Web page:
You can be confident that you have the skills and knowledge the employer is looking for, so here’s your chance to demonstrate why you’re a strong candidate.
If you’re preparing for a performance-based audition, we’ve got more information on conservatoire auditions.
How to prep for an interview
Preparation is key to a successful interview. Here are our top tips:
- Use the STAR method: Check over the vacancy and note down the skills listed as important, problem-solving for example. Prepare two or three examples for each of these skills, using your experience to showcase how you have demonstrated them. Try using the STAR method (situation, task, action, result).
- Do your research: Learn about the company you’re applying to so you can demonstrate why you want to work for them. A common interview question is “Tell us what you know about us”. Key things to think about are the values and goals of the company, any key projects they’ve worked on, and what you like about them. Even if you don’t get asked, talking about why you like the company shows you are genuinely interested.
- Prepare your questions: After an interview, it’s always a good idea to ask a couple of follow-up questions. It shows you’re interested in the role and helps you engage with the interviewers. Avoid questions about salary or benefits and show a genuine interest in the company and interviewers.
- Have back-ups: Have a copy of your application and CV to hand. If you need to have sent anything beforehand, like a presentation or previous work, make sure you have done this in advance. Take a backup with you on a USB stick or printouts if it’s a face-to-face interview just in case.
How to act and present yourself
- Treat everyone with respect: When you arrive for your interview, you’ll meet a range of different people. It goes without saying, but treat everyone you meet with respect and make conversation. All impressions you make on the day count, and you never know who the interviewer will speak to about you.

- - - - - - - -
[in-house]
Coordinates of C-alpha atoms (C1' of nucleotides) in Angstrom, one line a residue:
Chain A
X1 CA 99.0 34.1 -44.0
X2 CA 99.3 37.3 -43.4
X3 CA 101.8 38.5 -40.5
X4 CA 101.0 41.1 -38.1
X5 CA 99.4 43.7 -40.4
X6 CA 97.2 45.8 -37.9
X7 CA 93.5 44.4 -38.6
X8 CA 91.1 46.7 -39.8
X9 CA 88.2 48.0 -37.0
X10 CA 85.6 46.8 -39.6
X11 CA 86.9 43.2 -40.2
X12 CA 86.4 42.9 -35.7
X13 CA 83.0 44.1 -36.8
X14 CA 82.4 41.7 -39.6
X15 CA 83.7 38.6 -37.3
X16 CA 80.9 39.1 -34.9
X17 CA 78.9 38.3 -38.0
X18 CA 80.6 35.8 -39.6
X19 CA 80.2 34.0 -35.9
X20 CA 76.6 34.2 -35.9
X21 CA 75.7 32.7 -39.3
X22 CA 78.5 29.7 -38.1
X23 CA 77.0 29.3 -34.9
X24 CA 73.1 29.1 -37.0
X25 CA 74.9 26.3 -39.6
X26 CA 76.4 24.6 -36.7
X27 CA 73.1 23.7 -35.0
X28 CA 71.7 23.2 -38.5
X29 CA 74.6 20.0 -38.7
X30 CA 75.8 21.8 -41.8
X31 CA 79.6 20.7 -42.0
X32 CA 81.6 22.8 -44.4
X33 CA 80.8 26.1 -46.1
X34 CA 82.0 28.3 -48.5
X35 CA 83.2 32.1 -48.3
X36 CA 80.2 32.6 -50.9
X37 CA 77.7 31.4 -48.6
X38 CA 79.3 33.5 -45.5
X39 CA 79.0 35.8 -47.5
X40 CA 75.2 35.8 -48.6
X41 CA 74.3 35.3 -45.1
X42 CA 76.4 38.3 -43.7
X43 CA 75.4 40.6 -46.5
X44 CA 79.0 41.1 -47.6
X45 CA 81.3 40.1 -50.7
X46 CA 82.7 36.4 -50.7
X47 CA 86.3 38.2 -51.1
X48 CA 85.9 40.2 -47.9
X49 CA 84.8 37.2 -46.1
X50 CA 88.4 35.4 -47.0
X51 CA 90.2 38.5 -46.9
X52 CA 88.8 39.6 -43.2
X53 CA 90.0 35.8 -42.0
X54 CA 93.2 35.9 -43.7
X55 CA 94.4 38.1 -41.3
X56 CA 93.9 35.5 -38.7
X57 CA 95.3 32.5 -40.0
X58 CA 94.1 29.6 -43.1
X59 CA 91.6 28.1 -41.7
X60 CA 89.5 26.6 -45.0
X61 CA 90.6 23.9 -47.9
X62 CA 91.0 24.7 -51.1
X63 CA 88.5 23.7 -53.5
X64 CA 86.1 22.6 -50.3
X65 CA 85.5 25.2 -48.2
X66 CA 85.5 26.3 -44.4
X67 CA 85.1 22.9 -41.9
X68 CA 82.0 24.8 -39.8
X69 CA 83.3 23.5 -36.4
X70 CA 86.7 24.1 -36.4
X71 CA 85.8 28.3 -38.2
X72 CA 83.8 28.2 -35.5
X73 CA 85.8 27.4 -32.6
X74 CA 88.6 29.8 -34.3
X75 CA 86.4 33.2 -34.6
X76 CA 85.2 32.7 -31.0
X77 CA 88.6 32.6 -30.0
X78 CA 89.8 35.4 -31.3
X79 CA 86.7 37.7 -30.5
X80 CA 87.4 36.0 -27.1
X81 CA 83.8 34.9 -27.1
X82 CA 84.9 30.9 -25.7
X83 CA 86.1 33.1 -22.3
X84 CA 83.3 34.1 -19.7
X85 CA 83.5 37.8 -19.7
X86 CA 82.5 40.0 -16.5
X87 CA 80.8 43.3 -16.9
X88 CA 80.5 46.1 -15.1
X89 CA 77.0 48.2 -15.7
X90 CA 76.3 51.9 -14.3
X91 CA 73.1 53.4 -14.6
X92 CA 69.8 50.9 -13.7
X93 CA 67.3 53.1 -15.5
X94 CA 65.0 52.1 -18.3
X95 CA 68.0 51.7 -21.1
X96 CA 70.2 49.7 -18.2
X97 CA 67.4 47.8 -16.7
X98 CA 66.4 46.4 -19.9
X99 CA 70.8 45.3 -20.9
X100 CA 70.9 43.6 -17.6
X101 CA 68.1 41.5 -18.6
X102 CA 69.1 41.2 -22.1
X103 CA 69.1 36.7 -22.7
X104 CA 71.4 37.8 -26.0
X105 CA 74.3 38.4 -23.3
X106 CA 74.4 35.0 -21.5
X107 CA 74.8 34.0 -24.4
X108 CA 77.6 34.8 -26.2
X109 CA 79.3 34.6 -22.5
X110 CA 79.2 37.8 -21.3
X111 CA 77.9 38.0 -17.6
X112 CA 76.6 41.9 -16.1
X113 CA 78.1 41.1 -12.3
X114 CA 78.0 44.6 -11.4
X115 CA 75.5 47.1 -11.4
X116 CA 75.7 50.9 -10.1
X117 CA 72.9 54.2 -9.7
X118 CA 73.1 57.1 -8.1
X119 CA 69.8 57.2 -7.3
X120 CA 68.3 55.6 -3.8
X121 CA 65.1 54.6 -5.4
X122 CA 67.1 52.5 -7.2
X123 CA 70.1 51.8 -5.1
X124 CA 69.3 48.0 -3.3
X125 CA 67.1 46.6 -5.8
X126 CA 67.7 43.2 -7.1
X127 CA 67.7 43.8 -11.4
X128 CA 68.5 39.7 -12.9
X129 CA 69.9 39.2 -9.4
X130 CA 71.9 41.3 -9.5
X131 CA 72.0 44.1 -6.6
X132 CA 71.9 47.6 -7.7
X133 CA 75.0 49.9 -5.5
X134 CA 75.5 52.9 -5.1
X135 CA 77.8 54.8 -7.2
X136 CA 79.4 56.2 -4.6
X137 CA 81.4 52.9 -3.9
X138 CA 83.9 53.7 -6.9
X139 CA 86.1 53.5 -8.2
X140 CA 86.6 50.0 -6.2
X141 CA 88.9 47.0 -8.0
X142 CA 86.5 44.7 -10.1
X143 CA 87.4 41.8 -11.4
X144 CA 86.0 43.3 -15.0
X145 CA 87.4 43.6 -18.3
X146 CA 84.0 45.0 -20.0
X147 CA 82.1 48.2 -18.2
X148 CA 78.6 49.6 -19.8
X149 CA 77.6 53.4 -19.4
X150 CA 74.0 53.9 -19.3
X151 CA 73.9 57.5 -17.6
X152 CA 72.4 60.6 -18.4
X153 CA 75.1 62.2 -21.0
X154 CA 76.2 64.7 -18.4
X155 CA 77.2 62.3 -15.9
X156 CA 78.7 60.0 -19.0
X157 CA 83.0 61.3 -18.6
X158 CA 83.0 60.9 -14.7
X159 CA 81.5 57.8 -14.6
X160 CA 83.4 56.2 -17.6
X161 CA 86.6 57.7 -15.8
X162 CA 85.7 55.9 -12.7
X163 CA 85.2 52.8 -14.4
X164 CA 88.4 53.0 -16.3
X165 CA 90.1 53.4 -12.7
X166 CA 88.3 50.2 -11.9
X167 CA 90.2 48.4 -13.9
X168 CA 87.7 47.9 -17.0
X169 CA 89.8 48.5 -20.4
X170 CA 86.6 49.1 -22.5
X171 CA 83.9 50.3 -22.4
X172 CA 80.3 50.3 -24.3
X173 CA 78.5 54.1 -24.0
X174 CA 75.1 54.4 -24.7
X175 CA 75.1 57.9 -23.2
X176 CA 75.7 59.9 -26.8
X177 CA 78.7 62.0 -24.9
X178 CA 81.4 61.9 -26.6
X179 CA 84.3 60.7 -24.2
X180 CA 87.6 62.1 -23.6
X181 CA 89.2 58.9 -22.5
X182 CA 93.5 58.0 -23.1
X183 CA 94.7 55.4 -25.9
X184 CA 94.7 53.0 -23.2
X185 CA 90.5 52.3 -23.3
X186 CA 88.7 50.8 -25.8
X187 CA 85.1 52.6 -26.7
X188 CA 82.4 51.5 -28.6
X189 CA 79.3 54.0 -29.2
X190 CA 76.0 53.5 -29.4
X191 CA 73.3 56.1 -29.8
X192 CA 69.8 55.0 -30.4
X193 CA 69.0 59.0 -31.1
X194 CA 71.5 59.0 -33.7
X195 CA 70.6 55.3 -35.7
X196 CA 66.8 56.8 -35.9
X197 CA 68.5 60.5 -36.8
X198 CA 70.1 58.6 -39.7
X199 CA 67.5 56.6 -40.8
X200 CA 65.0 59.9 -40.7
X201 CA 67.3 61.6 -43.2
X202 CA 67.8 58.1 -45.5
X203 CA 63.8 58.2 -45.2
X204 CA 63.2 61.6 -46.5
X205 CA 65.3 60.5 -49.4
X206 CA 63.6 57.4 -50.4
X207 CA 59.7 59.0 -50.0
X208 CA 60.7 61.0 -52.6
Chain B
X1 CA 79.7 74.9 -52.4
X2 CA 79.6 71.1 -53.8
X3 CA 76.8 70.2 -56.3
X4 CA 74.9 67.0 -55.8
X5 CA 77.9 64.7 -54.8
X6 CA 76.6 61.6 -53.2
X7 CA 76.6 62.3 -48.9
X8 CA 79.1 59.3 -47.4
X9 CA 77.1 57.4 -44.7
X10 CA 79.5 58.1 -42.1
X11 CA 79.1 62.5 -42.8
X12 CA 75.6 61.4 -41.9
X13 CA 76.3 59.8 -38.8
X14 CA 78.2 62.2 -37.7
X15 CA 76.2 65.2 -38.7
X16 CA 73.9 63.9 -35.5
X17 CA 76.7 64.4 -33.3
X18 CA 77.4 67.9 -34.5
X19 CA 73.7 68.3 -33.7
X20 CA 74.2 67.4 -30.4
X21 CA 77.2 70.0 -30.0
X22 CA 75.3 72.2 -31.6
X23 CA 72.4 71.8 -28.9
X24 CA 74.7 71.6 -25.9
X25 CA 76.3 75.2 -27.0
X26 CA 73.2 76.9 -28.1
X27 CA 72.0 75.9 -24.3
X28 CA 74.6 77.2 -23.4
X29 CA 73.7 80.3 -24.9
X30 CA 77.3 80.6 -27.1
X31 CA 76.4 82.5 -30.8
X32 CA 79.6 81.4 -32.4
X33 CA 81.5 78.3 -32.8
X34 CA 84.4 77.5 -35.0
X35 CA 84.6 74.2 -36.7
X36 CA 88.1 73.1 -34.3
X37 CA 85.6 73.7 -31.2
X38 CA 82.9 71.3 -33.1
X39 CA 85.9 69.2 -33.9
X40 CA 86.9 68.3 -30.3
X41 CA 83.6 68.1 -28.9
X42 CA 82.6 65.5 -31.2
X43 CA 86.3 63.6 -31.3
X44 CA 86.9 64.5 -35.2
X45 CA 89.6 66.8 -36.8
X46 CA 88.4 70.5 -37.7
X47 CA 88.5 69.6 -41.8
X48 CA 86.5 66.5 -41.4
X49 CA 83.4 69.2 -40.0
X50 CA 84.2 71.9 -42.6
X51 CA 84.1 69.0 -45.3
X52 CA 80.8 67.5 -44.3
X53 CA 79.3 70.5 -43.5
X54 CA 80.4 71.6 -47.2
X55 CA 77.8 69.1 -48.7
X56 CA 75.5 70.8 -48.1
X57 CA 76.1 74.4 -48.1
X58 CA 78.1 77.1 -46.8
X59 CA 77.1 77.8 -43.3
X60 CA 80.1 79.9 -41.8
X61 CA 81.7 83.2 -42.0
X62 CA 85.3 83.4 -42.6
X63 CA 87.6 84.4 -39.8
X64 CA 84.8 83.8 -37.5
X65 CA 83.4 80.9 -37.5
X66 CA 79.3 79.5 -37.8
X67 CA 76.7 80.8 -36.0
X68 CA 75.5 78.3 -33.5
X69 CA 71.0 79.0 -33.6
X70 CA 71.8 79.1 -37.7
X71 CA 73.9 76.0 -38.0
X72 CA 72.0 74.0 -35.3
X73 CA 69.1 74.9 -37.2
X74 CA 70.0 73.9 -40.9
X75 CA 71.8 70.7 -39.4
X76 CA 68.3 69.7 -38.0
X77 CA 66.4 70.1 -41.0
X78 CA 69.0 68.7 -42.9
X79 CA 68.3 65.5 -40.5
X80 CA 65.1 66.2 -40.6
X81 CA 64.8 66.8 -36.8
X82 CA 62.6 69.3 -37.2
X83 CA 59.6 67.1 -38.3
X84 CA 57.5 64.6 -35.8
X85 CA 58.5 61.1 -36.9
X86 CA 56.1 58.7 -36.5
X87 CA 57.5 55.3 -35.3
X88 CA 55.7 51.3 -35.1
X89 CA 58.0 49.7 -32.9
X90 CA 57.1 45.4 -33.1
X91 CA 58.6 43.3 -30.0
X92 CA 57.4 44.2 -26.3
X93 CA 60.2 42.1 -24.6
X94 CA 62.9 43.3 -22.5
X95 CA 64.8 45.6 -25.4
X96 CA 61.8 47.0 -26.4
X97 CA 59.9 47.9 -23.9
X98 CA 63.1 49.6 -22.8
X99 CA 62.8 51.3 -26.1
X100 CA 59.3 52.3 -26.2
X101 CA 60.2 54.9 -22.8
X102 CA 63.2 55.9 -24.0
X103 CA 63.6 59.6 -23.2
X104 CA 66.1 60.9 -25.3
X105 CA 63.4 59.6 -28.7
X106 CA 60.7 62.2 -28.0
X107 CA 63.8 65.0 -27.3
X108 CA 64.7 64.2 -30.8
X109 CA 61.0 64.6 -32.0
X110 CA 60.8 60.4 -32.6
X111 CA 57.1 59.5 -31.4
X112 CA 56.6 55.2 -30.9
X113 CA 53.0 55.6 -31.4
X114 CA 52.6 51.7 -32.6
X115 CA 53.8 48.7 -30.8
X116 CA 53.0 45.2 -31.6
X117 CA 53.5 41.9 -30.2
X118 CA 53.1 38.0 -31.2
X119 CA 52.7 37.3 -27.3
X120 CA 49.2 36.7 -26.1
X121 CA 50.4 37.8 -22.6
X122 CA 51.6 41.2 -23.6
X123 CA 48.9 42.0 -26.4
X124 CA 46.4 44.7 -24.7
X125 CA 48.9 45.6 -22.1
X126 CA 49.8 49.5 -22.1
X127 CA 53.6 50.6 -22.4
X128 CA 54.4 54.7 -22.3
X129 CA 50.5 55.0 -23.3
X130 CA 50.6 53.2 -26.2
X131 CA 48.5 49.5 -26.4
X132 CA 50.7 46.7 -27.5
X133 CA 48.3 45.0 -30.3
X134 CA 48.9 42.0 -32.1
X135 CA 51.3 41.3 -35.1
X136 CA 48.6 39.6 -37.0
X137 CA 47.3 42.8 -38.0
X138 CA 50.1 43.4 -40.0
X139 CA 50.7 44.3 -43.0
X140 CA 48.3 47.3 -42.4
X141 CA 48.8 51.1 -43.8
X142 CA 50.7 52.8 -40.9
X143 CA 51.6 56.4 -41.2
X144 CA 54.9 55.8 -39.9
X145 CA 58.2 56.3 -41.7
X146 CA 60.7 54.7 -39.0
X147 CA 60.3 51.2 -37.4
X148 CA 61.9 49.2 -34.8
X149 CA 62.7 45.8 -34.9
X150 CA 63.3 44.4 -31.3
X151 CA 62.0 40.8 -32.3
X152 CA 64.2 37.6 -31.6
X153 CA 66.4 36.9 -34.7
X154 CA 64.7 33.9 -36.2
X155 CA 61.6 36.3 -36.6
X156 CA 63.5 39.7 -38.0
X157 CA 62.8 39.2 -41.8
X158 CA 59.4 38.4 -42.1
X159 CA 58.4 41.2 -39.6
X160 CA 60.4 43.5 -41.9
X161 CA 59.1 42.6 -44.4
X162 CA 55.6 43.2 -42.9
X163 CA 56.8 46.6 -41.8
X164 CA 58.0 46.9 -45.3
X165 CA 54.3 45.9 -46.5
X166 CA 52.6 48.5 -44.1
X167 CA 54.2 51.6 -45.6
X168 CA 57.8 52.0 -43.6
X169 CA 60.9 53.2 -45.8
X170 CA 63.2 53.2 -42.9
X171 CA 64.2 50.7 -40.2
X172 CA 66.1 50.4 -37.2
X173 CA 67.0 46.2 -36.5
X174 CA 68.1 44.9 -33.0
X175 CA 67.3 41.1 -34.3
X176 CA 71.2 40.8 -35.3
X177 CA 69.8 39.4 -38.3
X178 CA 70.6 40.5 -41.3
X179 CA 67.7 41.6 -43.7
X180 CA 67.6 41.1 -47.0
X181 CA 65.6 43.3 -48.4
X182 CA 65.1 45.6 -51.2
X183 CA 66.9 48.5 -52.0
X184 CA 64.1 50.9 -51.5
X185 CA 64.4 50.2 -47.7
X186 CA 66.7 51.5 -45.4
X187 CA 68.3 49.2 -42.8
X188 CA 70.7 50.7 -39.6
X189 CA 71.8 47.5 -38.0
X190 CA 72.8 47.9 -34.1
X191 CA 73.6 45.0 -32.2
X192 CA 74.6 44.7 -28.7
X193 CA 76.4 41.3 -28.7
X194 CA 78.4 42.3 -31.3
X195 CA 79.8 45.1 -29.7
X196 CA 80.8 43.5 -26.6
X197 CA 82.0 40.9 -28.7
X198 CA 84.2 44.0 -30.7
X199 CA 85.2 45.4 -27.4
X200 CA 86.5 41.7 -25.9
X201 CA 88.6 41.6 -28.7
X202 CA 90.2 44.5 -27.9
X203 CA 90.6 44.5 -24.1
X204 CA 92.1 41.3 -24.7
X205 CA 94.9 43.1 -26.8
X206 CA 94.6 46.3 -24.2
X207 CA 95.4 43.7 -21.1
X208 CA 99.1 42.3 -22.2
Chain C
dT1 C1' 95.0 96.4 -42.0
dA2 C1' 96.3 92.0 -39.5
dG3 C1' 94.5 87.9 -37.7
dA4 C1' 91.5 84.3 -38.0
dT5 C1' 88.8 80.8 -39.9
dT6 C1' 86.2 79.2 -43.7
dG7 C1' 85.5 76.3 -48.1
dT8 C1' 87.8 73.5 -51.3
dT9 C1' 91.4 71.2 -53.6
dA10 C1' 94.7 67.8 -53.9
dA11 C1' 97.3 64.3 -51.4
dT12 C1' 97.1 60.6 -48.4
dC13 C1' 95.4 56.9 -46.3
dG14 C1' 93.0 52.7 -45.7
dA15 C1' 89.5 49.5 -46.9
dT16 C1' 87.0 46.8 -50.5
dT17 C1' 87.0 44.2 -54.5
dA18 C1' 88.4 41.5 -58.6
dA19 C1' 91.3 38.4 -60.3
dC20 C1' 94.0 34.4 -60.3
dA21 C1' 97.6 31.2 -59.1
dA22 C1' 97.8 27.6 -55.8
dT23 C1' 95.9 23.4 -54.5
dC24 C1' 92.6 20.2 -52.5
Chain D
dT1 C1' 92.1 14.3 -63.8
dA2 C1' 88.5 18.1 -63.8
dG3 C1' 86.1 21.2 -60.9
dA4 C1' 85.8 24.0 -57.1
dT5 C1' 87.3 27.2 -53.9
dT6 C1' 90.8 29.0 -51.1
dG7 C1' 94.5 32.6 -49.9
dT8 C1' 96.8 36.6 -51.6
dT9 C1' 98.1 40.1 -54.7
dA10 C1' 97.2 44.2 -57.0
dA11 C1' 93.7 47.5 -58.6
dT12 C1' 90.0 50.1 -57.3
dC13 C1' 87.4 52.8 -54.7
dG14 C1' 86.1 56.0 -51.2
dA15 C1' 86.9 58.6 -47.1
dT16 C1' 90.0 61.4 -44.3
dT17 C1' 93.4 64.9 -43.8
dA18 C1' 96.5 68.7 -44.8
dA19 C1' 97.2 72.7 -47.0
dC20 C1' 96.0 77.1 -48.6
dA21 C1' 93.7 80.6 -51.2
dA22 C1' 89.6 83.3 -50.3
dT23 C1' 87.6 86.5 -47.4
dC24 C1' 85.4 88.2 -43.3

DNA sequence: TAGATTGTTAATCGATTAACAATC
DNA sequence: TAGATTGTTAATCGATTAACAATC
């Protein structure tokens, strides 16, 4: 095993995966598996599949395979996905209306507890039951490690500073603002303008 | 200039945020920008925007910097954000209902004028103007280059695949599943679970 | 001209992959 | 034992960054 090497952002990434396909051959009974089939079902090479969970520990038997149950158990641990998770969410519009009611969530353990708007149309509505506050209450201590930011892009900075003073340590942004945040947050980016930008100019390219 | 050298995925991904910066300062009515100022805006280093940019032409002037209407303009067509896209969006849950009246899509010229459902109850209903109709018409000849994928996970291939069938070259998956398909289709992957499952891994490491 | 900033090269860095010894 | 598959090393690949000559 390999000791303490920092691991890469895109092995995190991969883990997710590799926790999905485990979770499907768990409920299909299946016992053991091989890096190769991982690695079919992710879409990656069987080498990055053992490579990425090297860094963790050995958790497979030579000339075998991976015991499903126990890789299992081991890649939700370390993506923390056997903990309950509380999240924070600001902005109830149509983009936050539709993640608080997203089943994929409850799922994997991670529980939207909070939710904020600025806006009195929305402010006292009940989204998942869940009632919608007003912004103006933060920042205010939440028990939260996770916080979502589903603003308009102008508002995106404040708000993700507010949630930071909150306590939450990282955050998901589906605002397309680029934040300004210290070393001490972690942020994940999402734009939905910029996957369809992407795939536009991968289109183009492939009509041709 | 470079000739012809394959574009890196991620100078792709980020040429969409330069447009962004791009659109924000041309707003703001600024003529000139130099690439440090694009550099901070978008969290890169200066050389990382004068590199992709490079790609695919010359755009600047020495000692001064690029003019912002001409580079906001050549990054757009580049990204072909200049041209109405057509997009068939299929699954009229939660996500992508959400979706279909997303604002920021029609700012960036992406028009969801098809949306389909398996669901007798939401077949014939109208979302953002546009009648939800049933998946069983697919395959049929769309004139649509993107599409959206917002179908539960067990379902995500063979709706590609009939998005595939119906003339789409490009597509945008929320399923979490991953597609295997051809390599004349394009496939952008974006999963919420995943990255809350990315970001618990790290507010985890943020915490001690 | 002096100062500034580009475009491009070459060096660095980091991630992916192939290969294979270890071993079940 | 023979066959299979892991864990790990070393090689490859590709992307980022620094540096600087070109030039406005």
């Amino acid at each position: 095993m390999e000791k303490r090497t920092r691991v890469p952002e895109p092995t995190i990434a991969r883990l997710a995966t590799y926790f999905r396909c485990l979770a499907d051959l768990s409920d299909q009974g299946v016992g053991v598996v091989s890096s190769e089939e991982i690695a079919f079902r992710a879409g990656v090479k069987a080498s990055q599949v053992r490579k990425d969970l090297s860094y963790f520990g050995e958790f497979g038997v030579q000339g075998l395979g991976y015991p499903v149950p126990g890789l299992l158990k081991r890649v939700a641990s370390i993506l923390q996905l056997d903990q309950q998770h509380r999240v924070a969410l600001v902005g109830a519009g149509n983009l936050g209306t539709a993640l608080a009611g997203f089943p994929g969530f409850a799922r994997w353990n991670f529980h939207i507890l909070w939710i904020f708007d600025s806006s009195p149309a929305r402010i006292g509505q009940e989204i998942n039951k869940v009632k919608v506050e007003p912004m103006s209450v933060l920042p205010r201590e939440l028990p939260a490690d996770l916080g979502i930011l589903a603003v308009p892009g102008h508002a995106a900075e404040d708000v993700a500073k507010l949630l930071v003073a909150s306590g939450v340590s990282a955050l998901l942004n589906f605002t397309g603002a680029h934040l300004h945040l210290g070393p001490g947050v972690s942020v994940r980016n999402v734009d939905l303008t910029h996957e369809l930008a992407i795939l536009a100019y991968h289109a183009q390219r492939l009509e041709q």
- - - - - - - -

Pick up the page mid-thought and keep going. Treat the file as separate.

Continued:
- Be authentic: Interviewers want to meet the ‘real you’, so don’t pretend to be someone you’re not. Be confident, honest, and positive. By being authentic, you’ll build a good relationship with your interviewers.
- Pay attention to body language: Smile, be confident, and offer a firm handshake. Make eye contact when you’re speaking to people. This will help you seem confident, even if you don’t feel it. Try not to slouch or fidget too much.
- Follow interview etiquette: Turn off your phone and leave it in your bag. You don’t want to be distracted during the interview and it can look unprofessional if your phone starts ringing.
- Look the part: Make sure you look smart and presentable, so you make a good first impression. It’s better to be overdressed than underdressed if you’re not sure what to wear.
- Arrive early: Being late can show the interviewer that you don’t care about the role.
- If it’s a face-to-face meeting, arrive at least 15 minutes before your interview to give yourself some time to relax.
- If it’s a virtual interview, make sure you have got all the technology working and arrive at the ‘virtual’ waiting room at least five minutes’ before.
After the interview
Usually, the interviewers will give you an idea of when they’re likely to let candidates know if they’ve been successful, and you can ask this question if they don’t tell you.
If you haven’t been successful, don’t be too hard on yourself. It’s always worth contacting the interviewer for feedback, particularly about what you did well and if they have any tips for improvement. You should see it as a positive opportunity to improve.